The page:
Whilst there have been great advances in HPC hardware and software in recent years, the languages and models that we use to program these machines have remained much more static. This is not from a lack of effort, but instead by virtue of the fact that the foundation that many programming languages are built on is not sufficient for the level of expressivity required for parallel work. The result is an implicit trade-off between programmability and performance which is made worse due to the fact that, whilst many scientific users are experts within their own fields, they are not HPC experts.
Type oriented programming looks to address this by encoding the complexity of a language via the type system. Most of the language functionality is contained within a loosely coupled type library that can be flexibly used to control many aspects such as parallelism. Due to the high level nature of this approach there is much information available during compilation which can be used for optimisation and, in the absence of type information, the compiler can apply sensible default options thus supporting both the expert programmer and novice alike.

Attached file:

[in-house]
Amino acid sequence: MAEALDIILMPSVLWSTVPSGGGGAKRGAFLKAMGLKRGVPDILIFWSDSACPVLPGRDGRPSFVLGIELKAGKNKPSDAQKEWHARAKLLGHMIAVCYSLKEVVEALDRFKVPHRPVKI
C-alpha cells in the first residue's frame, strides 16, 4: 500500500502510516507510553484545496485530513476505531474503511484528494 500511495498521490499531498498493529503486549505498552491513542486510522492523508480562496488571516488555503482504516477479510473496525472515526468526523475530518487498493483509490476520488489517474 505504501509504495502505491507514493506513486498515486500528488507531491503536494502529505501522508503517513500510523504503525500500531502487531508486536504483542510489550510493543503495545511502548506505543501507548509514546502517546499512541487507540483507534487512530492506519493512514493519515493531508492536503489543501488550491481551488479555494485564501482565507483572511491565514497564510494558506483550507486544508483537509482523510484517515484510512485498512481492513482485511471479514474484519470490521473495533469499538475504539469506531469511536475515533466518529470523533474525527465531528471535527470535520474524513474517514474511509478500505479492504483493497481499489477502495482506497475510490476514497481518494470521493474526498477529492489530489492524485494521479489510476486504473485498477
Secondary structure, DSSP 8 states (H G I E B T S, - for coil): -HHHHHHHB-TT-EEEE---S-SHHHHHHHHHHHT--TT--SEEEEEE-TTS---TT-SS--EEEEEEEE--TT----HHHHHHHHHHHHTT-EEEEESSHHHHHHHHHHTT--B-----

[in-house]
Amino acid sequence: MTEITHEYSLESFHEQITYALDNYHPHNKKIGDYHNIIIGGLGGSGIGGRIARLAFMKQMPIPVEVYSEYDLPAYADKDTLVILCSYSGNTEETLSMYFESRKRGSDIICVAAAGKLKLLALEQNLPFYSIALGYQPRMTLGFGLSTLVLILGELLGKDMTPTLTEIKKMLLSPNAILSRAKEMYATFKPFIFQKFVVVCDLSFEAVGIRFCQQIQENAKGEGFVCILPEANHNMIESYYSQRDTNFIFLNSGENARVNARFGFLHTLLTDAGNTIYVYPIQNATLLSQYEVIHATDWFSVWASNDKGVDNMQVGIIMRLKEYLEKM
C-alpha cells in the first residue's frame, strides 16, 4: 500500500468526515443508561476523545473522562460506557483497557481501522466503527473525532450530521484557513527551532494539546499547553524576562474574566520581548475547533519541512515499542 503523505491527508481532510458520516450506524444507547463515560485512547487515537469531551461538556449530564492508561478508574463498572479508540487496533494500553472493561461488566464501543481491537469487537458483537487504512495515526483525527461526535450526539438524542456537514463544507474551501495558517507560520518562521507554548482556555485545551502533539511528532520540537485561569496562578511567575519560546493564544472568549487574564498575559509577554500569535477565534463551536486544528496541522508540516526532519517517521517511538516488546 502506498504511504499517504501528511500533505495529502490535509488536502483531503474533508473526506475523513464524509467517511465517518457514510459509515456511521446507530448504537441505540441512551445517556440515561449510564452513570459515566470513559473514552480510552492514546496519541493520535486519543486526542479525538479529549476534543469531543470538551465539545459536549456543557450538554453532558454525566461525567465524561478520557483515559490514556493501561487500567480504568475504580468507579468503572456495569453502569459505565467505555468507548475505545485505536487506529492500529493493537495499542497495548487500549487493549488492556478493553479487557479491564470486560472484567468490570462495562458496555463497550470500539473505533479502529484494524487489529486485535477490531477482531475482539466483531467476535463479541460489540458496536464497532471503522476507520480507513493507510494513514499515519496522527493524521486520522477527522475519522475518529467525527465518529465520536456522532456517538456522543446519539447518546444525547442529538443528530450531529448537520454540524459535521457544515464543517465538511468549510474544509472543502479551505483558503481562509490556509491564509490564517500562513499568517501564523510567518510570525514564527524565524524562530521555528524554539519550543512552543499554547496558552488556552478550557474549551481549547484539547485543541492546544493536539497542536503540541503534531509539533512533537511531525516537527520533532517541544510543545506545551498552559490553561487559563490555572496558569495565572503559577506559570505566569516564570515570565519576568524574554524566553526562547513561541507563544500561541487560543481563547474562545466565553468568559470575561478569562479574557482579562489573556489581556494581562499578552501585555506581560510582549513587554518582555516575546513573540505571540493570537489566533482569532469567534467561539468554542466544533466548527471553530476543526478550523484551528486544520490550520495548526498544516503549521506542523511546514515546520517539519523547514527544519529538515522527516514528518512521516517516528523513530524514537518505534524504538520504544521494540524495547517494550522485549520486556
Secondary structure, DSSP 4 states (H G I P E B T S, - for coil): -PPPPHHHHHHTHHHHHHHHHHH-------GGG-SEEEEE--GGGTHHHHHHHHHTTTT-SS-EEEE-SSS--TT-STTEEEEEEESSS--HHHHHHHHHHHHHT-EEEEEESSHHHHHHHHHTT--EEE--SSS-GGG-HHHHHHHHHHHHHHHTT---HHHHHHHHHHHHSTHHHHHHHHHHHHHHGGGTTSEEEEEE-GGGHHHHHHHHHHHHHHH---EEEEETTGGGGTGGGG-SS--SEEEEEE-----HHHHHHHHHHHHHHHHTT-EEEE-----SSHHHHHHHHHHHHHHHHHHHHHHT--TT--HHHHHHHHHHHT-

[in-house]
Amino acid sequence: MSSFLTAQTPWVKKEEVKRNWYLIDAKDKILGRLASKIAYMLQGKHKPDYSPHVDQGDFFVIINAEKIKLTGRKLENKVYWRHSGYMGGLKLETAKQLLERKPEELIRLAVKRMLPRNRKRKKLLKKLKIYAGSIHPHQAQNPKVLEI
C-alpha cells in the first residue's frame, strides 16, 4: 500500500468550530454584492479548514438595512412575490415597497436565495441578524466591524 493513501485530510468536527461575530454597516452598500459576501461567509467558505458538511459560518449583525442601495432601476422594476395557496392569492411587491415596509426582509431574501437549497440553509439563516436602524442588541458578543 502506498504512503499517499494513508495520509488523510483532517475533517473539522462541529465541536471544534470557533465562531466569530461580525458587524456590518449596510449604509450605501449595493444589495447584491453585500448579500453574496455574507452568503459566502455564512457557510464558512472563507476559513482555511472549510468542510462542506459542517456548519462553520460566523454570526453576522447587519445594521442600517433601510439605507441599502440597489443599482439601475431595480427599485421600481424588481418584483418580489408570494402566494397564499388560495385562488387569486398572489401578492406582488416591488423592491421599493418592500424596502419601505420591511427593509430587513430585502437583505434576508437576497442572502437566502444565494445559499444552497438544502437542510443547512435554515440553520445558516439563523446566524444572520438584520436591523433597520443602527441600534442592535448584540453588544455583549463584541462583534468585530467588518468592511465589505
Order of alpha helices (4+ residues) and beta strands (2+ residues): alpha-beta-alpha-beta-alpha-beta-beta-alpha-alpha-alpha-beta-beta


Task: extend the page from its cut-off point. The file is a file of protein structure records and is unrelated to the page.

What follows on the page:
We demonstrate that, at no performance or scalability penalty when running on up to 8196 cores of a Cray XE6 system, codes written in this type oriented manner provide improved programmability. The programmer is able to write simple, implicit parallel, HPC code at a high level and then explicitly tune by adding additional type information if required.
|Conference||Exascale Applications and Software Conference|
|Period||9/04/13 → 11/04/13|